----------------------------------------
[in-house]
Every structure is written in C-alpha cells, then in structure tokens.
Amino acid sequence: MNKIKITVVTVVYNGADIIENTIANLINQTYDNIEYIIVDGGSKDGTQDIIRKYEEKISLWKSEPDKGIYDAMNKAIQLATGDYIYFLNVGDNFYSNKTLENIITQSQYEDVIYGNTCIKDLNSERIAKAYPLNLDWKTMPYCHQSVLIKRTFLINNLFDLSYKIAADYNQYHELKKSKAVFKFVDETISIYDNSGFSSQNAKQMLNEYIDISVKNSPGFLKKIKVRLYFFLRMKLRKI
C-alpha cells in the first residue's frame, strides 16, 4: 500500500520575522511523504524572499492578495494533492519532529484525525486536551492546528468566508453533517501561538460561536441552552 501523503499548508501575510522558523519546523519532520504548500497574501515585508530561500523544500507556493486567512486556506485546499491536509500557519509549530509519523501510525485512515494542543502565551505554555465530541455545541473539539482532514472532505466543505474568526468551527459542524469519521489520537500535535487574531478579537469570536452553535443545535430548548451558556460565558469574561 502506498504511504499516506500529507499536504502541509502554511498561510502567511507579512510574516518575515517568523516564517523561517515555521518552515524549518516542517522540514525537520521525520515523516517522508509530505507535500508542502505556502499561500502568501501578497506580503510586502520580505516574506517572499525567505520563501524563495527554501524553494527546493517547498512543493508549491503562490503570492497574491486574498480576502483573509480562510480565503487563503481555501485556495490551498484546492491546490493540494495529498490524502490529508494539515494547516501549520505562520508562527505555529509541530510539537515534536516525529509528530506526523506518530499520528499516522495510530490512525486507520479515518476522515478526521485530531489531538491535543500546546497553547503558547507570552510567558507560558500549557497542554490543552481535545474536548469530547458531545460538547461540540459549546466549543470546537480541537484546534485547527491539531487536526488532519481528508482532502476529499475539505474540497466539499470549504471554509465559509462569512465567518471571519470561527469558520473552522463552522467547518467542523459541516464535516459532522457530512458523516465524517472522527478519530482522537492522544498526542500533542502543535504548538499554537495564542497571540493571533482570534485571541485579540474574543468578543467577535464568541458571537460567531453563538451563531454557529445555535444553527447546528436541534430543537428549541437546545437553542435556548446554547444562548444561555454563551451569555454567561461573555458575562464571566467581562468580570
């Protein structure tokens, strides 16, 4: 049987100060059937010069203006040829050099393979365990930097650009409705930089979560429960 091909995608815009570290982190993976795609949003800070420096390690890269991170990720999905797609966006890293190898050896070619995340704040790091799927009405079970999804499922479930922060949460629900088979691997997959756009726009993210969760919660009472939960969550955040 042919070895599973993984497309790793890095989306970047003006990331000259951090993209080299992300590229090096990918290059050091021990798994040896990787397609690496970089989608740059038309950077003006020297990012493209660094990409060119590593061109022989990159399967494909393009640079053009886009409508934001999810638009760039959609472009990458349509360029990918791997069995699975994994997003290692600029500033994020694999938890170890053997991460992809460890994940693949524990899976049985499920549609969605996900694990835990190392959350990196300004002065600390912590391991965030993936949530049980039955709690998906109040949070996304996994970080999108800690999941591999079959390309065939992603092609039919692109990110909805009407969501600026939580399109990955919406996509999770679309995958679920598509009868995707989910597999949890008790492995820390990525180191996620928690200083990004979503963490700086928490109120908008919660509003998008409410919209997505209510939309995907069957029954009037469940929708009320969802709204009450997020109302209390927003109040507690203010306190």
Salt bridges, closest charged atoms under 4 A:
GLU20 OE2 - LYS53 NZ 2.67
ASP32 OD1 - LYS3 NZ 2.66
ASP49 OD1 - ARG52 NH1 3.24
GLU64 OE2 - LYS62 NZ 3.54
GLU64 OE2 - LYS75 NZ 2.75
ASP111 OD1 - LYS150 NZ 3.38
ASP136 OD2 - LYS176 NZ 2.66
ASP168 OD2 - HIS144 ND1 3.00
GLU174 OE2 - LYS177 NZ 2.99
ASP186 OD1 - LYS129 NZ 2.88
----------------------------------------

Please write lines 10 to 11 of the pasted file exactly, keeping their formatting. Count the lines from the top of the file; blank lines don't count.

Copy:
GLU64 OE2 - LYS62 NZ 3.54
GLU64 OE2 - LYS75 NZ 2.75